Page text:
InDirect Effect: Christian Benefiel / Jennifer Gilman
Through April 19 at Area 405
Jennifer Gilman's "Liminal Drift #5" takes up almost the entirety of Area 405's front gallery space. The installation uses what appears to be a dump truck's worth of colored sawdust and spreads it across the floor in a slightly imperfect grid pattern. It runs from the very front of the room all the way to the back wall, and looks like it was pushed into the grid pattern with a series of shop brooms. The reddish-hued sawdust forms little ridges that create a series of parallel and orthogonal lines on the floor. It engulfs the room, leaving a double-wide sidewalk of hardwood floors running around its perimeter. And given its enormousness, it's perplexing why it feels so slight when walking around it and drinking it in.
Size matters. So does perspective- how something appears from where we look at it-which is what subtly unites the two artists of InDirect Effect. At first glance, Christian Benefiel's large-scale sculptures that predominantly use lumber, and Gilman's ephemeral floor installation of sawdust, share only size and materials: different ways to work large made out of the things used/that result from the making of big things. That's a simplistically banal connection, and one that especially doesn't lead to a lasting impression in regard to "Liminal Drift #5." Gilman is a Los Angeles-based artist and architectural designer, and there's the patina of the architectural model about her installation. You can almost imagine this floor grid becoming the organizational framework for a suburban subdivision in its early stages, and you walk around it regarding the layout, thinking about on which plots to plop the middle school, the mixed-use retail center, the public transportation hub, the little boxes made of ticky tacky. And the setting doesn't capitalize on the material: Area 405 already has an industrial sensory experience, so this volume of sawdust doesn't produce the olfactory experiential immersion that comes from, say, Wolfgang Laib's floor installations. You're left with this anodyne impression, the only lasting thought being its rough-hewn boutique color. It could be a new hue for pre-distressed chinos in a J. Crew catalog: wild-caught salmon.
Let's come back to Gilman's piece after taking a trip through Benefiel's five sculptures. And definitely walk in, around, and through the one you can: "Lacking code compliance in social strcuture" is a stegosaurus of two-by-fours, rope, cast iron counterbalance, and an extension ladder installed obliquely in the gallery, almost wrapping itself around one of the building's vertical supports. It makes it seem as if the piece was trying to escape through the wide sliding doors into the courtyard to the east and was instantly stilled and left to fossilize by sudden freeze or lava bath.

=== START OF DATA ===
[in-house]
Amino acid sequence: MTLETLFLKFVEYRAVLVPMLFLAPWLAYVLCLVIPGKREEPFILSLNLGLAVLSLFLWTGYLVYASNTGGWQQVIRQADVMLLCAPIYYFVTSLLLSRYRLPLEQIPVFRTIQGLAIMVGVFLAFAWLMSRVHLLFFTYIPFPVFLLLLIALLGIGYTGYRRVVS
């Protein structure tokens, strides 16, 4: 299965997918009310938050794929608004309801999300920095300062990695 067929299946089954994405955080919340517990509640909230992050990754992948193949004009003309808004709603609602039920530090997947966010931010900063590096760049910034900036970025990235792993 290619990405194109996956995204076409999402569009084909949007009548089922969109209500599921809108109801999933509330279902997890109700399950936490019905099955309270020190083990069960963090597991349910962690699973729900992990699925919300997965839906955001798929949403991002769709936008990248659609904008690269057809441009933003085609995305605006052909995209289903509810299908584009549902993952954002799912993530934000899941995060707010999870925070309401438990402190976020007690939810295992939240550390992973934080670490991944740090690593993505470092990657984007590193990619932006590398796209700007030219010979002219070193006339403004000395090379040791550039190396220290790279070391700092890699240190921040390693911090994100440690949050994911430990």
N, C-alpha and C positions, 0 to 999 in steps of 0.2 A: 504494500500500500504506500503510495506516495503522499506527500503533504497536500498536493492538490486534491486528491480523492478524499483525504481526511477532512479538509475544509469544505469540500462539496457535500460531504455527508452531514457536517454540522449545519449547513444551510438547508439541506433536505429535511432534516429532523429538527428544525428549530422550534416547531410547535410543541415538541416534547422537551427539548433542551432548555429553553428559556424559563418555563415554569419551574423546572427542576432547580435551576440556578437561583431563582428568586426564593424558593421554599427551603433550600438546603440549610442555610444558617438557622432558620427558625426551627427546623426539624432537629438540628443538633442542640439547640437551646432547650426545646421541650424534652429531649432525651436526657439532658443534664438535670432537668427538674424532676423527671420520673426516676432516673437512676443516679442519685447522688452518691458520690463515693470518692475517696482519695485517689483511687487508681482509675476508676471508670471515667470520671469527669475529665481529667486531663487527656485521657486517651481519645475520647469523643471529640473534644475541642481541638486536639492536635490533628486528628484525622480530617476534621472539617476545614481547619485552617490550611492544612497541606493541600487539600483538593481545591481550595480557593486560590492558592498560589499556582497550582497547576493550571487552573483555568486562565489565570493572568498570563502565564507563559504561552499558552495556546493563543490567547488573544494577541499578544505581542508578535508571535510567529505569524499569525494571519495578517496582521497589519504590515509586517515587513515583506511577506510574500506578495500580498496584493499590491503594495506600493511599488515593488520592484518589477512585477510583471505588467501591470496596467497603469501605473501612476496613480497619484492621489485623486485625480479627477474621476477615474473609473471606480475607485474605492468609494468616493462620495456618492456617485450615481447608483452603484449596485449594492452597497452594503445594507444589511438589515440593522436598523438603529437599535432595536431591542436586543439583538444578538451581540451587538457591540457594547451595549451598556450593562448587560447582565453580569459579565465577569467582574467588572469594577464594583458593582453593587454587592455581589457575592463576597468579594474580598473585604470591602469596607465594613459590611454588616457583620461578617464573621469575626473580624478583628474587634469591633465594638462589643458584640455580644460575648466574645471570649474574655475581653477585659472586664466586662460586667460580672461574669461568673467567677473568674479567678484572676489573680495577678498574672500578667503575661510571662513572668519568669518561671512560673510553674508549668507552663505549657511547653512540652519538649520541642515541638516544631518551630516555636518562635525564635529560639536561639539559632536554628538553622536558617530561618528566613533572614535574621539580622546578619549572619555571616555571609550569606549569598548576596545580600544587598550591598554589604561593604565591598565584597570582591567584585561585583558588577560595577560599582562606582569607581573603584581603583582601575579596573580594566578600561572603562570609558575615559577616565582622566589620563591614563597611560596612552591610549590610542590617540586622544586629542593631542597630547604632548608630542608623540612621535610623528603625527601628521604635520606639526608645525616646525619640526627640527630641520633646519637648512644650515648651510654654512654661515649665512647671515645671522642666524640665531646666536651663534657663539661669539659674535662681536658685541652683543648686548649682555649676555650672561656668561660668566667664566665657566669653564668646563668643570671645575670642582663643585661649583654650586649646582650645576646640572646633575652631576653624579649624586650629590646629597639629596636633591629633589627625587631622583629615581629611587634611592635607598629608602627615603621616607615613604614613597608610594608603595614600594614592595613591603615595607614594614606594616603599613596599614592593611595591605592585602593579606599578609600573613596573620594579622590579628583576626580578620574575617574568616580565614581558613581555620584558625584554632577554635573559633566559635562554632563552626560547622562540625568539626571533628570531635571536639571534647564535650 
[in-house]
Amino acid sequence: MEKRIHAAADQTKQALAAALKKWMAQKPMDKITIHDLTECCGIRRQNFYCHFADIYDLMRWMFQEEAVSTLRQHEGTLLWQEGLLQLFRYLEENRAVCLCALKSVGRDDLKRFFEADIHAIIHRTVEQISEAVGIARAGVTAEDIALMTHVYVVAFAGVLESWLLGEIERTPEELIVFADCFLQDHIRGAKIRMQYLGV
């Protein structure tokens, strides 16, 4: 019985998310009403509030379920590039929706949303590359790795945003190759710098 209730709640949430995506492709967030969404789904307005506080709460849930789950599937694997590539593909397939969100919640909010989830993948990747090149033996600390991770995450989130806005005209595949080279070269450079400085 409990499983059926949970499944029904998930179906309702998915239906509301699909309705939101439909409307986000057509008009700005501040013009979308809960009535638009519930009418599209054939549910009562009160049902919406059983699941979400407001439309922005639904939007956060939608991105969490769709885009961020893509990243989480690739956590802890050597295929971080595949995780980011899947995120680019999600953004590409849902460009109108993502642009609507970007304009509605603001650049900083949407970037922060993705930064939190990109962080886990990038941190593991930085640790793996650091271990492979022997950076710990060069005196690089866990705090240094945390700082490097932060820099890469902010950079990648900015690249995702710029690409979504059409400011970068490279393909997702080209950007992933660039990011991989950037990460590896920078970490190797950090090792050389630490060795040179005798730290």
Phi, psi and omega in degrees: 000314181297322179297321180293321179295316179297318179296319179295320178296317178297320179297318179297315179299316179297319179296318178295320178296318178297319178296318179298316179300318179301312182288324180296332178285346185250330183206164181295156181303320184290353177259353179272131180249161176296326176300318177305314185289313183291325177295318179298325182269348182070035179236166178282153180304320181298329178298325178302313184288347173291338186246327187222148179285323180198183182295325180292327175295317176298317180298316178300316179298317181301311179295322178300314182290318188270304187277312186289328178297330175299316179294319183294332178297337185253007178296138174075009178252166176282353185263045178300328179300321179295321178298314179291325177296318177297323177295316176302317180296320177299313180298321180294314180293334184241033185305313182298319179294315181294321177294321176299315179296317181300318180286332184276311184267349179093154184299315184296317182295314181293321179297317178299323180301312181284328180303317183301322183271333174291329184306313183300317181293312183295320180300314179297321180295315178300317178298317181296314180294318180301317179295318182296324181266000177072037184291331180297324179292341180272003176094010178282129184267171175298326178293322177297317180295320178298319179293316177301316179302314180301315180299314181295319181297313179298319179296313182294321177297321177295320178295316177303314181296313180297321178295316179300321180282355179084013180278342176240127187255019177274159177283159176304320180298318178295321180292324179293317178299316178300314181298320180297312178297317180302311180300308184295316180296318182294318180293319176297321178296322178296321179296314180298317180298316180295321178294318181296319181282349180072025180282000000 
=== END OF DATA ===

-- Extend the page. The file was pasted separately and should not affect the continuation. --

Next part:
It's an eye-grabbing piece, looking like a giant is using a lumber yard for a game of pick-up sticks. The five other pieces here aren't as monumentally scaled, but they are as dramatically pitched. There's a chaotic mischief to the work, and the West Virginia-based artist wisely doesn't shy away from showmanship. Some of the pieces give the impression that the only thing holding them together is simple physics. "Offering some kind of reward" looks a bit like a large badminton shuttlecock made of wood slats shoved into a coil of cast iron. It leans against the wall and spreads the slats into a fan pattern, and you get the impression that if you moved any part of it, the whole effect would evaporate. This sense of a frozen moment in time recurs through the works, a sense that disturbing the wrong item ends the sculpture's Jenga game. "Ongoing resolution" is a floral arrangement of wood slats speared through the spokes and frame of a mountain bike and suspending it off the ground, like an animal that's run afoul of a trapping pit lined with Punji sticks. One final slat juts from one side of this felled quarry and creeps under the top corner of a simple wood chair, keeping it akimbo on one leg.
There's a breach toward one end of "Lacking code compliance in social structure." Go ahead and stand underneath-qua-inside the sculpture and look at it up close and personal. Taking in the details, it becomes this declarative abstraction of bold, simple geometric figures-almost like constructivist architecture. Except Benefiel's work lacks constructivism's slightly menacing, futuristic utopianism. In fact, there's a kinetic anarchy to his works, a sense that efforts to work toward some idealized but as yet unrealized human future is a fool's errand. Benefiel's "Lacking code compliance in social strcuture" and "Ongoing resolution" feel like mere stages in the life of his materials' entropy. After the show, they could become something else. Time erodes the monumental.
With this in mind, return to the front gallery with Gilman's "Liminal Drift #5." If the piece does feel a bit too much like a planned neighborhood from above, how might it appear from the user's experience? What does it look like from the ground?
So walk over to the building's front wall and sit on the floor. Better yet, take your phone, rest one side on the floor, and take a landscape photo of Gilman's installation. What does it look like? A desert of red sand extending in rows of dunes as far as the eyes can see. Maybe this isn't the suburban footprint in its early stages. Maybe this piece is that subdivision after its inhabitants are long gone. It's not becoming, it's returning into the elements from which it came.